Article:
“Well, as I said, we tramped from the camp to the bridge, and never a son-of-a-gun deer trail did we see. I was for hiking back, but Oireland says: ‘Come on a bit up along the bank; we’ll likely find one in a swamp’; and sure enough, about a mile further up, he shot a fine young buck. A dead shot with the rifle was Oireland, as I’ll have you remember presently; and I had a bird gun.

“I don’t know if I told you that this was the day before Christmas, when daylight’s none too plentiful, and by the time we’d cleaned up the deer, it was starting to get dark.

“’Come on,’ says Oireland, ‘let’s camp at Laverock’s. It’s only about a mile, and we’ll be fresh to go back at sun-up.’

“So we started in to pack the deer to Laverock’s cabin. Any of you boys know Laverock’s? No? Say, he must have been a queer fellow that one. He built his cabin right in the track of the prospectors, and they used it as a sort of half-way house; but the queer thing was he’d built the shack right across a little creek, just a trickle it was, that ran through the middle of the floor. The shack’s there still, but I wouldn’t take as many planks as all you boys have got teeth to sleep another Christmas Eve in it.

“When we got to the shack, we found it, as I tell you, a little stream, running in a ditch across the middle of the floor, or rather it wasn’t running when we got there, being quite froze up. There was only one room, about 20 by 15, with a door and window in front, and a small window and rough stone fireplace at the back; and that’s all there was to it, as the bunks and table had been chopped up long before.

“We was glad to see the last feller had left plenty of wood and bark, and Oireland and me soon had a good fire going, the kettle on for tea, some biscuits cooking, and deer meat sizzling on the end of green sticks.

“Say, boys, you bet your life we were ready for it just as soon as it was ready for tea. Then a few more logs on the fire, and pipes and baccy…

“It would be about 10 o’clock when we figured it was time to hit the hay, and then we noticed the heat of the room had started that little drain to running. Naturally, it wasn’t running out as fast as it was running in, but that didn’t worry us any. We both had a mug of water out of it, and very good, clear water it was, which is another point I’ll get you boys to remember. Then we went to have a look at the night, and found it bright and clear, with the moon near full, and perishing cold.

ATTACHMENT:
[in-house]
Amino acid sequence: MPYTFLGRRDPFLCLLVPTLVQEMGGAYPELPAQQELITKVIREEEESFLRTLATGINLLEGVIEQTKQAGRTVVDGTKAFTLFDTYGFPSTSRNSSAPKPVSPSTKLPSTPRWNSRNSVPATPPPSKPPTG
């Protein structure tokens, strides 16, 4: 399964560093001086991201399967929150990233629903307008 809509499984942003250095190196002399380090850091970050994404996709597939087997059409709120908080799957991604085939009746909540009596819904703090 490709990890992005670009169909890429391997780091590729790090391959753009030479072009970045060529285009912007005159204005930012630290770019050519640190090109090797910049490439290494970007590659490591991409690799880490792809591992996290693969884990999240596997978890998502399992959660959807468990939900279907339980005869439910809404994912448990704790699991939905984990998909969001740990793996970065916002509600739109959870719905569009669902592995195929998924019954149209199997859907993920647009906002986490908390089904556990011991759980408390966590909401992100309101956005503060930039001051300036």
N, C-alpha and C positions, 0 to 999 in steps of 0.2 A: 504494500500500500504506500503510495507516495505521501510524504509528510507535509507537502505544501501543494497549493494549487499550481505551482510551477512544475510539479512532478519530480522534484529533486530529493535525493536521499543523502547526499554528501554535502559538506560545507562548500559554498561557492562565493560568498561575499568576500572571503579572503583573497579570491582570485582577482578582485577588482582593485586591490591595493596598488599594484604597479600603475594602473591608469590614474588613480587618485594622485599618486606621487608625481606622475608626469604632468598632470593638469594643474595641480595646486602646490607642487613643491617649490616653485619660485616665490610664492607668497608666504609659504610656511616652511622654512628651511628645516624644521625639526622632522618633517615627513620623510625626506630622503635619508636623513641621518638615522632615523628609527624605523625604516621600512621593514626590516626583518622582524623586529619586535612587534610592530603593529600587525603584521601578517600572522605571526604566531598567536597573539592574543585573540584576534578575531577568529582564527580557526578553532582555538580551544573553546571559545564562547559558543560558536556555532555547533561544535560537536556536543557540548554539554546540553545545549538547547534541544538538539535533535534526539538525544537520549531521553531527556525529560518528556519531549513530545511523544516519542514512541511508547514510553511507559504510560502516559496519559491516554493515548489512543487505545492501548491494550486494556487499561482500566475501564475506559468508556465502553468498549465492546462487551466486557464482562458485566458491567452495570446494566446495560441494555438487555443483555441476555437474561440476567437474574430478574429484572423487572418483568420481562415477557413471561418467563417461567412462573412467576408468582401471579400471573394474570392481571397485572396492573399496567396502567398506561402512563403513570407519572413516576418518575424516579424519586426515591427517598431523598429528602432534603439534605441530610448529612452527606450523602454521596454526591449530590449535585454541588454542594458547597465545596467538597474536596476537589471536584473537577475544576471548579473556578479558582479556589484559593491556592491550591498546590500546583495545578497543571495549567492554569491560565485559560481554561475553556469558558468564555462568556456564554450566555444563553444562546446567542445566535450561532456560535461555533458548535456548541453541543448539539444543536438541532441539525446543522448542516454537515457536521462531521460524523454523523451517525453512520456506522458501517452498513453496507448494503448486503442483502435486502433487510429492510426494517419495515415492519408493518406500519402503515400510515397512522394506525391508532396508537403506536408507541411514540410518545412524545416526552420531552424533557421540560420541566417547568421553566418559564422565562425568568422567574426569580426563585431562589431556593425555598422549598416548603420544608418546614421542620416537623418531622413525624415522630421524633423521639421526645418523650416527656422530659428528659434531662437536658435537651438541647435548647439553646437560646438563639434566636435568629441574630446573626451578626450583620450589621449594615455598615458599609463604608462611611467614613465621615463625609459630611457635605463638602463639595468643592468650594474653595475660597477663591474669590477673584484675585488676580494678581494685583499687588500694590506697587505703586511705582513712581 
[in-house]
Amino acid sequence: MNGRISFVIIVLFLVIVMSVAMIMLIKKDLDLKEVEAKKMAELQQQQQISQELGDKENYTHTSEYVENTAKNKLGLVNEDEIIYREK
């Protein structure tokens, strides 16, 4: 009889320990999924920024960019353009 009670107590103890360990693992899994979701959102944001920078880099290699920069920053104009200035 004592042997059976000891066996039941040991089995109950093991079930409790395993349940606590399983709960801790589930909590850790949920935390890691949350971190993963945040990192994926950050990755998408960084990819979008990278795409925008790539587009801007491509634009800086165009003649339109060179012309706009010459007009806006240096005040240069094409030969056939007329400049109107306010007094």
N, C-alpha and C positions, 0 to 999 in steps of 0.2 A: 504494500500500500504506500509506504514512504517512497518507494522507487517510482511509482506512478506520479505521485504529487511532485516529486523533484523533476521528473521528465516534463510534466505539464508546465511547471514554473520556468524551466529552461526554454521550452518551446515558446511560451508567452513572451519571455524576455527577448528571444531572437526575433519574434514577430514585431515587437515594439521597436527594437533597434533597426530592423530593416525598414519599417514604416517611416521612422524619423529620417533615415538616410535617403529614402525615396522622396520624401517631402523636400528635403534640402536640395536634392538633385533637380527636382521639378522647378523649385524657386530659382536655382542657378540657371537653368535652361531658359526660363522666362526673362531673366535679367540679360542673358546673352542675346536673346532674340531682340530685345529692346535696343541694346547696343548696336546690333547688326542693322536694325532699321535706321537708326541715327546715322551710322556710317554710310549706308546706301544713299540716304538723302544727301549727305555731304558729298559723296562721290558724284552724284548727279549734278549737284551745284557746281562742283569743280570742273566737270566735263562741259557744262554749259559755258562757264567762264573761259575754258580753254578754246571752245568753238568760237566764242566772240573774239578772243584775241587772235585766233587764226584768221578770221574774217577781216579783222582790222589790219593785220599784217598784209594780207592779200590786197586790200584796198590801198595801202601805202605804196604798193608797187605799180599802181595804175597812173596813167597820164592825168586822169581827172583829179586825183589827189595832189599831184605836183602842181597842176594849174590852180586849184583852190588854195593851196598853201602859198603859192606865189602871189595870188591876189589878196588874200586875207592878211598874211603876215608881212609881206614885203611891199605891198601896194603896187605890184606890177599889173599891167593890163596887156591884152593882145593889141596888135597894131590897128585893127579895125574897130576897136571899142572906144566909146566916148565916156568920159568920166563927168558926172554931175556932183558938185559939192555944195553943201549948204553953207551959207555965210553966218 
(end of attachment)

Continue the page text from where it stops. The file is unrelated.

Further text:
“Suddenly, Oireland turns to me. ‘Whisht,’ says he, ‘listen to that now.’ And, sure enough, faint in the far distance, I heard a long-drawn howl, and then a chorus of howls.

‘Holy Moses!’ gasps Oireland, ‘t’is the banshee, me son. Holy saints protect us,’ and he fled back to the cabin. But I knew better. I had learnt a good deal from those hard, old prospectors who had come back over the trail. I went into the cabin and found Oireland on his knees. I shook him roughly.

“’Get up, you crazy loon!’

“I cried, ‘T’is no banshee you heard, but the wolves hunting on Jordan Meadows. Now see here, Oireland,’ I went on, seeing that what I said simply made him enlarge the form of his prayers to include wolves also, ‘they are a good 15 miles from here, and get plenty of food in their own country. They won’ bother us.’

“At last I got him quiet, and we went to sleep. It would then be about 11 o’clock. Now, mind you, boys, we had been hunting all day, and Oireland and me had made a fine supper, so we ought to have slept like logs; but sleep, that could be called sleep, didn’t come to either of us. The trickle of the water, for one thing, annoyed me; and then again, whether it was fancy or not I didn’t know, but I thought I heard those cussed coyotes howling nearer and nearer. Oireland, after laying tossing and muttering, half asleep and half awake, at last sunk into a sort of doze; and after I heard him snore I don’t remember anything more myself.